On another walk, we discovered the closest thing to a diner that we’ve seen in a long time. Manolo restaurant is apparently a Mar Del Plata institution and was recommended highly by our Air BnB host. Complete with massive menu, indifferent waiters and reasonable prices, it was a place where the selection is endless want but it’s unlikely that any of it is going to be outstanding. Following the “When in Rome” ideology, I ordered the house chicken burger which came with a ham, cheese, egg, olives, tomatoes and lettuce. Oh my. On the taste scale, it fell somewhere between interesting and delicious. Also, since every single person in the joint had at least one churro on the plate in front of them, I ordered one as well. I’m sure its part of a relatively small universe, but that was hands down the best churro I’ve had in my life.

Brooke and I have also spent some time in front of the boob tube. The best part? The commercials. I leave you with this strange, gem that had us bewildered when we first saw it. I’ve watched it 15 times since but I’m still scratching my head. Trust us, this is worth clicking on link to see this strange mishmash:

http://www.youtube.com/watch?v=d_sfTz2BTfY

-Phil

Another car that ran off the road. Keep in mind this is different than the one that ran into the bus stop- same day, 2 KM down the road. Yikes.

Sea Lions hanging out under the pier. There were tons of them! They sometimes fought and they reeked.

We’ve seen tons of these “Living Statues” street performers all around the world. This Angel outside a church in Mar Del Plata was hands down the best. He went all out! Click to enlarge to see the detail.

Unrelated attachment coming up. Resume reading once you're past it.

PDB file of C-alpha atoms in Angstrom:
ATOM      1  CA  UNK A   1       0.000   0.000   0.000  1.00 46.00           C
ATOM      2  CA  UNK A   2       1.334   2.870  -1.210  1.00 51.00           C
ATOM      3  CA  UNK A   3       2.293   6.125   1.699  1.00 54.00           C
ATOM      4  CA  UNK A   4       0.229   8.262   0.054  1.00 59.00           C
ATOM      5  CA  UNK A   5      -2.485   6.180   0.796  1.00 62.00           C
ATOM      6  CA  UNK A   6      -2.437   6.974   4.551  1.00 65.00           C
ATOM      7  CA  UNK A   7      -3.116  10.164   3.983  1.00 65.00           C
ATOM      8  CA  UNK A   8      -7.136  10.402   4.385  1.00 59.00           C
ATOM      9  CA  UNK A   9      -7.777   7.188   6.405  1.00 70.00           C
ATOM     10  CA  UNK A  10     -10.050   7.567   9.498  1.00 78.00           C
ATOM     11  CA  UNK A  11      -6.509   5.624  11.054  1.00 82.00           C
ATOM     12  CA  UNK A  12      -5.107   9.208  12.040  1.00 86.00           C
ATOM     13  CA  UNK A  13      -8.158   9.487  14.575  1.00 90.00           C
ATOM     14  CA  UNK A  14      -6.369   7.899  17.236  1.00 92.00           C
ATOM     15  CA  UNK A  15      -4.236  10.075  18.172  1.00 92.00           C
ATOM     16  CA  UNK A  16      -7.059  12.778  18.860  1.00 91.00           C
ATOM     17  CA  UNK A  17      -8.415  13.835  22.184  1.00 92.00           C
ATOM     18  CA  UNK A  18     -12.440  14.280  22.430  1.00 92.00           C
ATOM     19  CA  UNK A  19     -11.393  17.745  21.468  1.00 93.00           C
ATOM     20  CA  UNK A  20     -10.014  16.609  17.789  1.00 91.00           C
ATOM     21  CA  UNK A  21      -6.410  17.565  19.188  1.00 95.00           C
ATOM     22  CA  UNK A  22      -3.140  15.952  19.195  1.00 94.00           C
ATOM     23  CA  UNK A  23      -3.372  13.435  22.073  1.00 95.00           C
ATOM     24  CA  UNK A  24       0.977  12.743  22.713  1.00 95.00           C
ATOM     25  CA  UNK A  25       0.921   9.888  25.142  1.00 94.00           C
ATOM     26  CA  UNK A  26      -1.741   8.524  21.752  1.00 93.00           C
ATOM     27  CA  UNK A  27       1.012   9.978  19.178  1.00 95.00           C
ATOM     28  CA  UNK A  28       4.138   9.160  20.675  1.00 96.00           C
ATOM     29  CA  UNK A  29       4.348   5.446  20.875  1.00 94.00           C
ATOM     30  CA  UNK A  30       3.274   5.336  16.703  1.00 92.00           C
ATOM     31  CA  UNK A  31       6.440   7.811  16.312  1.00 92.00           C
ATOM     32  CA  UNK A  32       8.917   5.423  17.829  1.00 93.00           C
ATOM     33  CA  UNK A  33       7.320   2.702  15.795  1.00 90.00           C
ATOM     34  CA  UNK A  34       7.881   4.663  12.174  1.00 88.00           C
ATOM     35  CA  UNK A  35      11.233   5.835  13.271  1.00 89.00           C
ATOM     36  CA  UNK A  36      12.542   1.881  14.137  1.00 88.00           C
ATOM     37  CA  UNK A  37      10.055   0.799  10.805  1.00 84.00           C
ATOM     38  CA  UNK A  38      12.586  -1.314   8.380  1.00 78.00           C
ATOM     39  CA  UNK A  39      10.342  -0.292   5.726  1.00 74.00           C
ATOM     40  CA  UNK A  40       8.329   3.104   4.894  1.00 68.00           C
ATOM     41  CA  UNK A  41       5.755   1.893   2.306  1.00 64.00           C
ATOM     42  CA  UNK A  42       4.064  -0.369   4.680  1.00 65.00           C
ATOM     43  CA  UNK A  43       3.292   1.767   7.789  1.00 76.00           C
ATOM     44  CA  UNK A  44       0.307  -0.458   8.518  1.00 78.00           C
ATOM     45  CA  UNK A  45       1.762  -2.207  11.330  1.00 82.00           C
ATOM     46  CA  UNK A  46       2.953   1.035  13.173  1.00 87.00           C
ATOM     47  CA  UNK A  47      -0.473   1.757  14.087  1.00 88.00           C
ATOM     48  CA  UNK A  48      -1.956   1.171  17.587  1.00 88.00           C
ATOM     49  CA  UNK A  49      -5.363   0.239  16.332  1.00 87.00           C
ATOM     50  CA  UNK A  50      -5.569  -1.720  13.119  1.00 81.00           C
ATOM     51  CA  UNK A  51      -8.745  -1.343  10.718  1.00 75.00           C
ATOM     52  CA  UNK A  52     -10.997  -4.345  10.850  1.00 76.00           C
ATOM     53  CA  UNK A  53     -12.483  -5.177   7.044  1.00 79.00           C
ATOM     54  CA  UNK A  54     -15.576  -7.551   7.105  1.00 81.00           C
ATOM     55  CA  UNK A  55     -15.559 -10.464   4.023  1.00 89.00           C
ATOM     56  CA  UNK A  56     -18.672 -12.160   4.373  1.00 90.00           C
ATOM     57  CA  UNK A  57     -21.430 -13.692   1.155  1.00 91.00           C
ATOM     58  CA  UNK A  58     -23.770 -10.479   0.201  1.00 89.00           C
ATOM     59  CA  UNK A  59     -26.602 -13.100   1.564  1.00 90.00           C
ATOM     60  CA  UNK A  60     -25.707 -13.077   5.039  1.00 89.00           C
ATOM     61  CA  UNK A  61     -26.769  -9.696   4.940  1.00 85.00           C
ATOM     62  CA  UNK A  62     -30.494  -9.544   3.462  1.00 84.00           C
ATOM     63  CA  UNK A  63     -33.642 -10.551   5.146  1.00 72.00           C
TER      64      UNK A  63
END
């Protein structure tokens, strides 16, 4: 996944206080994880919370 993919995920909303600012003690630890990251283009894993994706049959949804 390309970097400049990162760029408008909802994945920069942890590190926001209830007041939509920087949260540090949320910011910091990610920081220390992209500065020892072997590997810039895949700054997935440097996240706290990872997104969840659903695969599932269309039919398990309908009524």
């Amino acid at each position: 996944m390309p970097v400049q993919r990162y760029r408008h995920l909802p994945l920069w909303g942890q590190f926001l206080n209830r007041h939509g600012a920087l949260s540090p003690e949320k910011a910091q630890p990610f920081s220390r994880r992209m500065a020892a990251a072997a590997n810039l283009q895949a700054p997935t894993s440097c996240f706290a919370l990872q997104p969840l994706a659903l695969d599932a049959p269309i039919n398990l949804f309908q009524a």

Good living in Mar Del Plata

Good living in Mar Del Plata

Categories: Argentina, Beach, Diversions, Driving Abroad, Eating, Mar Del Plata, Random Thoughts, Uncategorized | Tags: , , , , , , , , , , , , , , , , , , , | 3 Comments

A Trip to the Beach

Yes, we’ve been traveling for months and in some ways it has been a vacation.  We don’t have jobs.  We don’t cook dinner.  We don’t have to clean the house.  Even with all that,  our trip has felt less like a vacation and more like traveling.  I think there is a difference.  On vacation you relax, go at a slower pace and try not to think about any other responsibilities.  On the contrary, when traveling you are on the go, visiting different attractions, learning new information and soaking up interesting experiences.  We have been traveling since the end of July.  Now, it is time for vacation.

When we return to the States we will be relocating to a new city.  Looking for a new car, apartment and job means we will probably have to hit the ground running.  Because of this, we have decided to end our trip with a sort of beach vacation–an opportunity to reflect, relax, and re-gather our energy to start anew upon our return.  So, today we find ourselves in Mar Del Plata, a beach town that’s a 5 1/2 hour bus ride south of Buenos Aires and the summer playground for many Portenos.  We took another comfy ride on a luxury coach bus, where I tried to get some much needed rest.  I fell a sleep for a bit, but was rudely awakened by the man across the aisle snoring so loudly I could hear him through my earplugs.  Argh!  I reluctantly woke up and eventually we pulled into this sunny coastal city.  As we cruised down Avenida de Colon toward the sea’s edge, it felt like we were on the drive into Clearwater Beach, Florida.  The road slopes slightly upward and I eagerly anticipated the moment when the Atlantic Ocean revealed itself before our eyes.  Once it finally did, the view took our breath away.  Ocean spread in front of us as far as our eyes could see and the breeze from the water cooled the air at least 10 degrees.  It is gorgeous.